The research is part of a larger effort to incorporate big data into science, rather than relying on the time- and cost-intensive process of collecting representative samples and conducting surveys. A previous study found that Twitter can be an especially good way to track the flu, and other research has shown that examining people's Wikipedia reading habits can accurately forecast the spread of influenza and dengue.
Using Twitter as a tool to measure public health can help policymakers more quickly and effectively target campaigns and measure their results, said the study's lead author, Johannes Eichstaedt, a graduate student and founding research scientist of the university's World Well-Being Project.
For this study, researchers mined geo-tagged public tweets sent from about 1,300 U.S. counties between 2009 and 2010, and used word filters and algorithms to sort the tweets by topics, such as hate, hostility and boredom. Then, the researchers looked at coronary heart disease death rate data from the Centers for Disease Control and Prevention.
It turns out that the tweets conveying negative emotions, such as anger and anxiety, correlated with higher rates of heart disease deaths; the opposite was true for positive emotions.
While it's already known that being irritable and hostile fills you with stress hormones that can lead to heart disease, these researchers say they can now point to tweets as a way to capture those psychological traits. "It's a pretty aggressive action to be cursing, to dropping the f-bomb on Twitter," Eichstaedt said. "This sort of hints at the behavior that these people" engage in.
But the people sending all those negative tweets aren't the ones dying from heart disease; the median age of Twitter is below the median U.S. population, Eichstaedt said -- and on average, Twitter users aren't at risk of developing heart disease.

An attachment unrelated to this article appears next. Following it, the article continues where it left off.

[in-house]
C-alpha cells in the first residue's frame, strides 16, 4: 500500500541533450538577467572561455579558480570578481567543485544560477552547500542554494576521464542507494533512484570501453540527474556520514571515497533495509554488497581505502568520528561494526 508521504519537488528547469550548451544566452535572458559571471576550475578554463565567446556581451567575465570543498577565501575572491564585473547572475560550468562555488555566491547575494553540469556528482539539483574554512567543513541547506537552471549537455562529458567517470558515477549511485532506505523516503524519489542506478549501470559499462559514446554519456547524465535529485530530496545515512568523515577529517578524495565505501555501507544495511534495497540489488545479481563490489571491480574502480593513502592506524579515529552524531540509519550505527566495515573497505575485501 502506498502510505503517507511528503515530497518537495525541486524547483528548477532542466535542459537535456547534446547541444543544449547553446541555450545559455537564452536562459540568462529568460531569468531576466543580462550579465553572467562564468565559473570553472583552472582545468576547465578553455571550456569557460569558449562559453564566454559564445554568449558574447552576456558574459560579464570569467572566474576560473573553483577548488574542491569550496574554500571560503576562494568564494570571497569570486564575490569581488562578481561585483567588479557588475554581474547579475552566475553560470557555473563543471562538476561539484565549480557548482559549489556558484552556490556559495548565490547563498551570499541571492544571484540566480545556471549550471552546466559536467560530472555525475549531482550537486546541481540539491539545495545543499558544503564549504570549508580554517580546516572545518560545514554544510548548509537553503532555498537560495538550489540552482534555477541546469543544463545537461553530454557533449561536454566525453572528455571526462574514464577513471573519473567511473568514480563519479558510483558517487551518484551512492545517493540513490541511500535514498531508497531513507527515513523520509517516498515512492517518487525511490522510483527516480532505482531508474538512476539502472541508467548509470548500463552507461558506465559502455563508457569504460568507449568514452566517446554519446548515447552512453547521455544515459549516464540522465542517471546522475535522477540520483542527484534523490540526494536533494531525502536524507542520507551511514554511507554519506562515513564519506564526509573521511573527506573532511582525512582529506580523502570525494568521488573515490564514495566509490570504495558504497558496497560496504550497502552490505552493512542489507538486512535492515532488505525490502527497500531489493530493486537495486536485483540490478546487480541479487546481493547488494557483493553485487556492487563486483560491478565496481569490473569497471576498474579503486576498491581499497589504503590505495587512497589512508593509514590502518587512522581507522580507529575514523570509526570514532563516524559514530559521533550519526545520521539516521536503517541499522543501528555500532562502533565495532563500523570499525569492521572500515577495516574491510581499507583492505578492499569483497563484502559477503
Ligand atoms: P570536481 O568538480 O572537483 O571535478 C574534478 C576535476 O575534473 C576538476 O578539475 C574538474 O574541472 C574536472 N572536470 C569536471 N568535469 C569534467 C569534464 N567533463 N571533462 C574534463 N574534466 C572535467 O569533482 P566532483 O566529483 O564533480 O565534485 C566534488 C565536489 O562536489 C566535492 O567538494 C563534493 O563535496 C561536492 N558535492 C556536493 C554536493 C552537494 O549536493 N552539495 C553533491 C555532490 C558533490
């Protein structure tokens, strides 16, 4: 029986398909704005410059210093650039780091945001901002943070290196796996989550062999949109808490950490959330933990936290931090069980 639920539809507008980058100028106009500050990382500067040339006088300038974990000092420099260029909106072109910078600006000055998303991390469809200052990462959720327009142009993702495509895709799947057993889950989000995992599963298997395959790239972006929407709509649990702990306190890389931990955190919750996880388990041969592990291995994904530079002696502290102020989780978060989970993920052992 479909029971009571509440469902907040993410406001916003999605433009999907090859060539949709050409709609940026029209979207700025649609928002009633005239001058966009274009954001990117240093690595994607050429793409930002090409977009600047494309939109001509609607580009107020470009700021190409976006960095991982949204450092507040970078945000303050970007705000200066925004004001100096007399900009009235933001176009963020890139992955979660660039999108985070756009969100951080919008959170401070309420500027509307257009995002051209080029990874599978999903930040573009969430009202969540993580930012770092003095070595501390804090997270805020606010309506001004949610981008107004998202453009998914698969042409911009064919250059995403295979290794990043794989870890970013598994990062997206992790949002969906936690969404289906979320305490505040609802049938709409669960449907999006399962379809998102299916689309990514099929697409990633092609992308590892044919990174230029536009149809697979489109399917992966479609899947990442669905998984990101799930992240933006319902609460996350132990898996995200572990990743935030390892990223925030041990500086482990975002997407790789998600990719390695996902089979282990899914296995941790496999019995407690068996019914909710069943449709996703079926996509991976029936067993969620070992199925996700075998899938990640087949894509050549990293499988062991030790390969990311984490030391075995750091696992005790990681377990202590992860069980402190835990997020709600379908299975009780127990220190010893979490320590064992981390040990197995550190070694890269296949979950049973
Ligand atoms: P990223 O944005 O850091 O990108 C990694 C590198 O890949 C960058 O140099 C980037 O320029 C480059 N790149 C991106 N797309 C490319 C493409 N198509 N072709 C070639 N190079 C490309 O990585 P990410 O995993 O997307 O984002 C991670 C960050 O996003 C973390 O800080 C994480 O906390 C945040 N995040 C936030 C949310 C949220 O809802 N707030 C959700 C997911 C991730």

Rather, Eichstaedt said, tweets can represent the overall negativity a community is feeling, partly as a result of environmental factors that make everyone stressed out -- the same kind of environmental factors connected to higher risks for heart disease. "These people are the canaries of the psychological profile of their communities," Eichstaedt said.
And then, there's the impact that grumpiness in a community (as expressed in these tweets) has on other people.
Think of the pink goo slime in"Ghostbusters 2," which served as the physical manifestation of New Yorkers' negative energy. As people became meaner, the goo became more powerful.
"Certainly, hostility and anger is very likely to spread person to person," Eichstaedt said. "So even if we both live in the most beautiful neighborhood in New York City, and I'm really, really angry and I'm on the road with you, you will get some of that anger."
Many counties, particularly in the Midwest, were ruled out in this study because there weren't enough tweets and health data; but the coverage area examined by the researchers represents 88 percent of the U.S. population.
Next, researchers will look more closely at how positive emotions can protect people from heart disease, and what such optimistic tweets can tell us about people's physical health.